Baltimore’s Trapped Ships Start Leaving as New Channel Opens

(Bloomberg) -- Four of seven ships trapped in Baltimore Harbor since the Francis Scott Key Bridge collapsed last month have cleared the wreckage and are en route to their destinations.

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The Balsa 94, a general cargo ship that sails under Panama’s flag, was first to leave the Port of Baltimore and pass the bridge’s remains, according to Bloomberg ship tracking and the Unified Command Joint Information Center. It was followed by the Saimaagracht cargo vessel, the Carmen vehicle carrier and the Phatra Naree bulk carrier.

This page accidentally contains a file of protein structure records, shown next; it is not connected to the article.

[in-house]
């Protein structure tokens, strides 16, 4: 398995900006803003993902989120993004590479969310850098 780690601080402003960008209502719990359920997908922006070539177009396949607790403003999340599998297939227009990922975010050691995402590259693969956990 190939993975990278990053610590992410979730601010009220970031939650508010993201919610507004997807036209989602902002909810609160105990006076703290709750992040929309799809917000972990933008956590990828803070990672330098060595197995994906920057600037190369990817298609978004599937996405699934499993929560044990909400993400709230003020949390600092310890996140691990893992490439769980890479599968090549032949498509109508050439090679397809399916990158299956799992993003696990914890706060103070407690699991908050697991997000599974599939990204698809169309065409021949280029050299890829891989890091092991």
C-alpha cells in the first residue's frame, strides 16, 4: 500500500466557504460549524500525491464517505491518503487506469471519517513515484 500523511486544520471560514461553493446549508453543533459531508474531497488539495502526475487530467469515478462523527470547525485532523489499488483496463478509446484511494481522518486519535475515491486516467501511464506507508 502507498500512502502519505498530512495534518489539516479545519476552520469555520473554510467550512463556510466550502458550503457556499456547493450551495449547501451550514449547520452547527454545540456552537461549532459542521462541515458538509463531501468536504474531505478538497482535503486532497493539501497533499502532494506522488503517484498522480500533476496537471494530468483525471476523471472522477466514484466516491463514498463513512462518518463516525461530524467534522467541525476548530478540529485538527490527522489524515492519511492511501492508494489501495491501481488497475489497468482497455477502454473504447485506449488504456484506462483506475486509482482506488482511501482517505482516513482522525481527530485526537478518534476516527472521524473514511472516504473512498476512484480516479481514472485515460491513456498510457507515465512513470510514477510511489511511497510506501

Officials in Baltimore established a temporary channel so essential ships can traverse the harbor for the first time since the Singapore-flagged ship Dali collided with the bridge on March 26. The new, 35-foot-deep (11 meters) channel — deeper than previous channels ranging from 11 to 20 feet — will be open between April 25 and April 29, pending inclement weather. Salvage operations are still in progress.

A safety zone has gone into effect for all navigable waters within a 2,000-yard radius of the Key Bridge, according to Baltimore sub-agent Capes Shipping. Port movements will be suspended for an uncertain amount of time, and “prolonged delays are expected due to the magnitude of the situation,” the group said.

Ships are entering the harbor as well. American Sugar Refining Inc. said a full-size vessel delivered raw sugar from Florida to its Baltimore refinery on Wednesday via a new 20-foot channel.

(Updates number of ships on the move in first, second paragraphs.)

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